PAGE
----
With exit polls pointing to BJP's victory in general elections, Britain's opposition Labour party that was in power when a diplomatic boycott was imposed on Narendra Modi post 2002 Gujarat riots, has expressed willingness to work with him if he comes to power.
"The big expectation from India will be for it to fulfill the democratic mandate of peace and prosperity," Labour party chair Harriet Harman said.
John Spellar, the Labour MP for Warley in the West Midlands said, "India has chosen who their leader is and in the event that the exit polls are correct, then the world will work with Mr Modi, and work with him for the benefit of both stability in that part of the world but also in terms of raising the standard of living of the people of India."
An official freezing of diplomatic ties with Modi had been initiated under the Labour-led government in the aftermath of the 2002 Gujarat riots.
However, the party leadership has recently been making several overtures to reinstate ties with Modi, who if exit polls prove to be correct could take over as the new Prime Minister.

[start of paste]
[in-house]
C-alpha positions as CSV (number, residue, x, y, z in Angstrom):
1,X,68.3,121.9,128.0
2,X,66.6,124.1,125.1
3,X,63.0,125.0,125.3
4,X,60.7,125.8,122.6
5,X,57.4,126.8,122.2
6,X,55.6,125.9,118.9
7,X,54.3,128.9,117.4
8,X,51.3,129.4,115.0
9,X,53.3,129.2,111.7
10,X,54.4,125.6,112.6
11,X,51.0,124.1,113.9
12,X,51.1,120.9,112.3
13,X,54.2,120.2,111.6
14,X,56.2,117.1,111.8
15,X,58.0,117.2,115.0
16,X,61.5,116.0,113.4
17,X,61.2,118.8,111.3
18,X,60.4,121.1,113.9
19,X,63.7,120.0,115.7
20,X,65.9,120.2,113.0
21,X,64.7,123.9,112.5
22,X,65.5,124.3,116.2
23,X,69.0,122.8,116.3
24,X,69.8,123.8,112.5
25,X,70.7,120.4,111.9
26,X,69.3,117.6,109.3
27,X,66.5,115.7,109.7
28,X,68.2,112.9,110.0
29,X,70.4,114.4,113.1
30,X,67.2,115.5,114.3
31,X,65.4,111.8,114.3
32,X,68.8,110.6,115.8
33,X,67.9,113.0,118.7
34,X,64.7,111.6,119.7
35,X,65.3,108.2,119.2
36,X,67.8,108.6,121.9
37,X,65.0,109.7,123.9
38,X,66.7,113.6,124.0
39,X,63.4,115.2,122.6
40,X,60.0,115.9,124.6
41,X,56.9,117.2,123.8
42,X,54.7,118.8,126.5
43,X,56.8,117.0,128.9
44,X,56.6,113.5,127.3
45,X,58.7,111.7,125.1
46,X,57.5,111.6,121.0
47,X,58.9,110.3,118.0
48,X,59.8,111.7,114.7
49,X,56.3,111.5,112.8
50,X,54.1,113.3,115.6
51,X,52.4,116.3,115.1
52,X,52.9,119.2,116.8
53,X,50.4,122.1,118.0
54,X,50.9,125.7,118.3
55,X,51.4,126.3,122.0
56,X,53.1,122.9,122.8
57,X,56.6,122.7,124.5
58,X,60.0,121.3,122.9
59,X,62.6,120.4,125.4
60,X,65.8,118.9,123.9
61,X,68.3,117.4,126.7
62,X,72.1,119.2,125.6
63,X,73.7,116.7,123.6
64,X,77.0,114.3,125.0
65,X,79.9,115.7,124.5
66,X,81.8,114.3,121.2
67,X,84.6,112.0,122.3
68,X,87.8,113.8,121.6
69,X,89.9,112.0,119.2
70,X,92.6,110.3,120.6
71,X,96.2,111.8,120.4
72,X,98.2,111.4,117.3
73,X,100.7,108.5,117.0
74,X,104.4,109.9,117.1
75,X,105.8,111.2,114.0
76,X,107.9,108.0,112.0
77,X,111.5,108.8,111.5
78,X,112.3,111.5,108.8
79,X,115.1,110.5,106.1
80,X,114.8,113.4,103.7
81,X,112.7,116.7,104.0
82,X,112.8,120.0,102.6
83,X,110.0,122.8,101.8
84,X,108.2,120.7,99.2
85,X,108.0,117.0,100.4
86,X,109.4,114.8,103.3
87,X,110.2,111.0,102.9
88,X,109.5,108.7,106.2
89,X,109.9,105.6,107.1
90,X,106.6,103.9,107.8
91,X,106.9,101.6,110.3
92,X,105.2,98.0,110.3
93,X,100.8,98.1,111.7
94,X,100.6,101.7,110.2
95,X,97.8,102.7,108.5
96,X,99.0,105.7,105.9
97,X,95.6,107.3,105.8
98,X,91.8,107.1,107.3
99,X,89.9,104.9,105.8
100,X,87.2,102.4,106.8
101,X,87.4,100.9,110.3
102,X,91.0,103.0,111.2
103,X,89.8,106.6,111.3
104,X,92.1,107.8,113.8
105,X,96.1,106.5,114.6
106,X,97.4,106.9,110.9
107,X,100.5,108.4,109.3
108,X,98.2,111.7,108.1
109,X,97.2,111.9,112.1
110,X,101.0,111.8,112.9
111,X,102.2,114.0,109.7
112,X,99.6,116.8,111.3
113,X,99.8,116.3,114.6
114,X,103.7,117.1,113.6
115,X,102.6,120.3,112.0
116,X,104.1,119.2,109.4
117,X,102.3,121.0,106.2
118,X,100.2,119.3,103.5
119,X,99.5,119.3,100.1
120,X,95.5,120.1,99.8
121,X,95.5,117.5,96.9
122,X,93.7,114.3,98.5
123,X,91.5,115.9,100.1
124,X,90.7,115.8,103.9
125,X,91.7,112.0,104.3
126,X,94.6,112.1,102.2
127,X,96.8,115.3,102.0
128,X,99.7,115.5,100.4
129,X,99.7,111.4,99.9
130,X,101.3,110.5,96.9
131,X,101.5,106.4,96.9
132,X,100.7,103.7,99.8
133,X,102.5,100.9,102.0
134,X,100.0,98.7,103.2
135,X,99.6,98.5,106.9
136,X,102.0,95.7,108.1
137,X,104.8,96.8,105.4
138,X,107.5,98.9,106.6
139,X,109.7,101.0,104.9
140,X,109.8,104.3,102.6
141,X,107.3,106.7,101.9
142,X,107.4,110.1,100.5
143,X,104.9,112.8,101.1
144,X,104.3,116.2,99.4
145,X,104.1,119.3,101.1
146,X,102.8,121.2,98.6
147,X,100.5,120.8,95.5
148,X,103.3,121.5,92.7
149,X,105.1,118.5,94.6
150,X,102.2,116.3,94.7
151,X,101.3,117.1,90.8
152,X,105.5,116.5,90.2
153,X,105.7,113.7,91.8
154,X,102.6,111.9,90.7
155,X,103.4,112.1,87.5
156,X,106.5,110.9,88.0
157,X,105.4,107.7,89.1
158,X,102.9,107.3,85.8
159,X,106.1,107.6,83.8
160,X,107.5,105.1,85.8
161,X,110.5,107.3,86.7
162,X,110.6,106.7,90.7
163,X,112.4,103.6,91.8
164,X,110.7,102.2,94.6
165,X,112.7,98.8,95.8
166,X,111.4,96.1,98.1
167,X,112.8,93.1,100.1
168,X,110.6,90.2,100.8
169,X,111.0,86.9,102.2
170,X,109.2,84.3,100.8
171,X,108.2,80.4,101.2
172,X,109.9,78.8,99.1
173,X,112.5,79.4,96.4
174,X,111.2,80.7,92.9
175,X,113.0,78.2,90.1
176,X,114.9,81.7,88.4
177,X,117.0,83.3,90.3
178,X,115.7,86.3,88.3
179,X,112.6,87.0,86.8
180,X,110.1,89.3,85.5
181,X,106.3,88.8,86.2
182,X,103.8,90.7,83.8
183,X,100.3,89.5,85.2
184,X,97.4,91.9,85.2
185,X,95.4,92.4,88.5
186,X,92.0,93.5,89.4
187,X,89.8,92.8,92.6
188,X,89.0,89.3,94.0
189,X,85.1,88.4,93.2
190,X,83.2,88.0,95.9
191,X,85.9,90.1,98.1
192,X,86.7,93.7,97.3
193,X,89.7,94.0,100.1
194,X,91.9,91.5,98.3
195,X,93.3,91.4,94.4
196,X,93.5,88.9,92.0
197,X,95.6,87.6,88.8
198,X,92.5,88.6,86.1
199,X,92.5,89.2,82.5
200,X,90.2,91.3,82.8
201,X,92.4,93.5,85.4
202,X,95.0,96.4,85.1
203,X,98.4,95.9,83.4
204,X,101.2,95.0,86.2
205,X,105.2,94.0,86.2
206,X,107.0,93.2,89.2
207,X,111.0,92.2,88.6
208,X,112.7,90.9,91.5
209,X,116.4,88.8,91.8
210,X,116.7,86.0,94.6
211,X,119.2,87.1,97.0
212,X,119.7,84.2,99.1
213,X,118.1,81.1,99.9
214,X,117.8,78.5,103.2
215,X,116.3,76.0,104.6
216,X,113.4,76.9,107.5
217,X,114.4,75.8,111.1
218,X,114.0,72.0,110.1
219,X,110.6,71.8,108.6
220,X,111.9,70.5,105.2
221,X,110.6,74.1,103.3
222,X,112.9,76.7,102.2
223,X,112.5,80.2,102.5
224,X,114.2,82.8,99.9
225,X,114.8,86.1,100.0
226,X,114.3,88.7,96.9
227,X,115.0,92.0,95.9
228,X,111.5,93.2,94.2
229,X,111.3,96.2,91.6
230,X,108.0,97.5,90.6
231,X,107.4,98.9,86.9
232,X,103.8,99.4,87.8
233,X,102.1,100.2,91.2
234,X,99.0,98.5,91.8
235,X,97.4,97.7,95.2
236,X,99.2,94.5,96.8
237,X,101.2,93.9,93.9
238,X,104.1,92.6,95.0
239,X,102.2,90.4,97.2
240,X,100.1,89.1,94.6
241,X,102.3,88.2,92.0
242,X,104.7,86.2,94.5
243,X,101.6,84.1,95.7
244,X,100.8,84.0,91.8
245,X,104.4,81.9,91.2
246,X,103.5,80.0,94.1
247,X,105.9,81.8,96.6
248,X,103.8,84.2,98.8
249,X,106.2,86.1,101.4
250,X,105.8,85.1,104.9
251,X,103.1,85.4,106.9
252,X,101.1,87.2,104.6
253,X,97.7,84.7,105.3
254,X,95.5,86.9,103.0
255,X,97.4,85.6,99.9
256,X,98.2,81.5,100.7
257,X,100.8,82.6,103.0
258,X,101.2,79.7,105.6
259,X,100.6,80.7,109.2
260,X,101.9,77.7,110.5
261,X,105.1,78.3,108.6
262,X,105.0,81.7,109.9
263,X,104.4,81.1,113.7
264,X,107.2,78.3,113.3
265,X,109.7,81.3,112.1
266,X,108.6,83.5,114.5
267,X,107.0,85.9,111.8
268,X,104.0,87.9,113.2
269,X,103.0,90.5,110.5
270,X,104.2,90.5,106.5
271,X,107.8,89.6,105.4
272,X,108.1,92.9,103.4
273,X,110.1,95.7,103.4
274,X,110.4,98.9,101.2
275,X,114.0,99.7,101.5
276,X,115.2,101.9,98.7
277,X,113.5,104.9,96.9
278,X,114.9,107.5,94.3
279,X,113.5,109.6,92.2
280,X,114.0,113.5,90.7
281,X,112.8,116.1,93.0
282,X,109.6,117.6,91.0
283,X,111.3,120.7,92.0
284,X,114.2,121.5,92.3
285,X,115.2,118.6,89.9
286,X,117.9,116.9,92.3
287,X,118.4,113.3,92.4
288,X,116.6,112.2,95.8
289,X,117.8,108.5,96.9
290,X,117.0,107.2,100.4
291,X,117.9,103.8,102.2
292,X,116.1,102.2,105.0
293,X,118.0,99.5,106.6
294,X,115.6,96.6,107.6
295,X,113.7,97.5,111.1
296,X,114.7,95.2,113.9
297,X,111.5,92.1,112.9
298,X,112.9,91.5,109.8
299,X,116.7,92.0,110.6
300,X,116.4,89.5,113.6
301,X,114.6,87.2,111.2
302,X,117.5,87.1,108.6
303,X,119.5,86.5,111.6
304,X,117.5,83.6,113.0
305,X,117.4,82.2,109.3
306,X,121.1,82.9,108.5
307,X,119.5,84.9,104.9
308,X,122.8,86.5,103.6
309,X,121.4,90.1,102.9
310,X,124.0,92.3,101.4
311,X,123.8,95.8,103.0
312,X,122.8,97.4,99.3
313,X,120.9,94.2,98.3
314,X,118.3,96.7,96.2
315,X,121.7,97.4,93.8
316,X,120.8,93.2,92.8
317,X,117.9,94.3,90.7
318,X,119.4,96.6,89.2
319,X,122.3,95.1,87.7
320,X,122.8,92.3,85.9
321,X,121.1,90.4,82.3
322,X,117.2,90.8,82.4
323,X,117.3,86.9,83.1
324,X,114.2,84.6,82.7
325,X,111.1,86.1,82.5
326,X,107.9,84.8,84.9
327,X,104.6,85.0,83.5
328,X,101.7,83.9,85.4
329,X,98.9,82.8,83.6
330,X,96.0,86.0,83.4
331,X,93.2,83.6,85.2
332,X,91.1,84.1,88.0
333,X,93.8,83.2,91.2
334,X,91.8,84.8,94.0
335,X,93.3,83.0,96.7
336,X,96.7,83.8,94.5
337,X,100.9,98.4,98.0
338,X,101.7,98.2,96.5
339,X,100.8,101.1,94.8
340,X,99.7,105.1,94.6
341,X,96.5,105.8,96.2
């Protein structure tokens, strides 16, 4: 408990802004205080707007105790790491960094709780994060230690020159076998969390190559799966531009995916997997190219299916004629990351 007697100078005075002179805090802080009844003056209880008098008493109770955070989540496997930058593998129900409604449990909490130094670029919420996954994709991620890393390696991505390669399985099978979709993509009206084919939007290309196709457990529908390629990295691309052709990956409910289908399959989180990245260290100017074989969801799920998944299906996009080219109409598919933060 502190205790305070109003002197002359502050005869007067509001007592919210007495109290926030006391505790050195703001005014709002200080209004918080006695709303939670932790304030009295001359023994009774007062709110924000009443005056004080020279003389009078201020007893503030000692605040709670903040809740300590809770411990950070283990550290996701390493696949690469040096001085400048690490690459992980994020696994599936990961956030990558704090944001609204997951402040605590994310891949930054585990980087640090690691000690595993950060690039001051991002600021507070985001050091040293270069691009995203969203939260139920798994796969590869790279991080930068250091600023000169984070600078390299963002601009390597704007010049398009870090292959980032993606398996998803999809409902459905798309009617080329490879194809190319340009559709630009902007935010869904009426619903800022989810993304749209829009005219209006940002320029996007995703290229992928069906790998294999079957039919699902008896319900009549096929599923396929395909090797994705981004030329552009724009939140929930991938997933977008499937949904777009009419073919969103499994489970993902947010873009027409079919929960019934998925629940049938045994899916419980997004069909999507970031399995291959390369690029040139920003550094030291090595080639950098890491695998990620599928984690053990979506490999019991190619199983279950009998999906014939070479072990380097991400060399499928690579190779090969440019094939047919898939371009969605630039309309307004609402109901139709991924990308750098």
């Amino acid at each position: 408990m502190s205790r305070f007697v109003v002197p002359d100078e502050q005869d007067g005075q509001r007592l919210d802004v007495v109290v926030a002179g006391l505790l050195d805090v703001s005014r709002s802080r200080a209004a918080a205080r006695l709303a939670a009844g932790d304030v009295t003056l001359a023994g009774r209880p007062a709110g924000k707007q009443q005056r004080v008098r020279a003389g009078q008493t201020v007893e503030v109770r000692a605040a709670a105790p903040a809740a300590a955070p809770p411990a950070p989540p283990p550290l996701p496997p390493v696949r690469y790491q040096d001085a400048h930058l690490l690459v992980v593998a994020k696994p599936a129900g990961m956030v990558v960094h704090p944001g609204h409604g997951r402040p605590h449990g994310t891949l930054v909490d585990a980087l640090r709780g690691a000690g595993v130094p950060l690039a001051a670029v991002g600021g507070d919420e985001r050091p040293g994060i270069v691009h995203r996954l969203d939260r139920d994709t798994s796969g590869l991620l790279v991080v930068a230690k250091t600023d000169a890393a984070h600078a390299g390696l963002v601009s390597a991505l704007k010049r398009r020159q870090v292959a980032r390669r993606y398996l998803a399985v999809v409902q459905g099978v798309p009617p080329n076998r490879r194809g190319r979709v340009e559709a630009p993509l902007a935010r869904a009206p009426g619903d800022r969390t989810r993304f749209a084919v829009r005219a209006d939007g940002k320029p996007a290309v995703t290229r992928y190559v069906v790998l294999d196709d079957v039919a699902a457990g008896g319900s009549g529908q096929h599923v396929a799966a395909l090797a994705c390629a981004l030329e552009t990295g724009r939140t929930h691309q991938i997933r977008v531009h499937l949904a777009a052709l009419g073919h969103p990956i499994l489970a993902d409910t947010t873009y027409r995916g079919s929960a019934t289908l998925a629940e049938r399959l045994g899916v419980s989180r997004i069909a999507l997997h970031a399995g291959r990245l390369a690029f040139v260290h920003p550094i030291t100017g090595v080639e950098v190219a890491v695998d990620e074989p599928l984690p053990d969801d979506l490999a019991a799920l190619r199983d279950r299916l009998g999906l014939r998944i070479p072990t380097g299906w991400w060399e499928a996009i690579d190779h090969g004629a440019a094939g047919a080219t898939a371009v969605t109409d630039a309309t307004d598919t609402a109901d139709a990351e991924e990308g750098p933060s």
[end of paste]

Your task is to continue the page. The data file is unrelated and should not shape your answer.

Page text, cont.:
Labour Friends of India chairman and MP Barry Gardiner had tried to set the ball rolling with a letter inviting Modi to the House of Commons to speak on "The Future of Modern India" last August.
"The invitation is a culmination of several years of engagement between senior representatives of the Labour Party and Narendra Modi," the Labour MP for Brent North had said back then.
Modi had politely declined the offer.
"Clearly Mr Modi comes with a reputation, and the fact that he was on the banned list in the UK and the US for several years is going to present challenges for all the parties, Labour included," said Yasmin Qureshi, Labour MP for Bolton South East.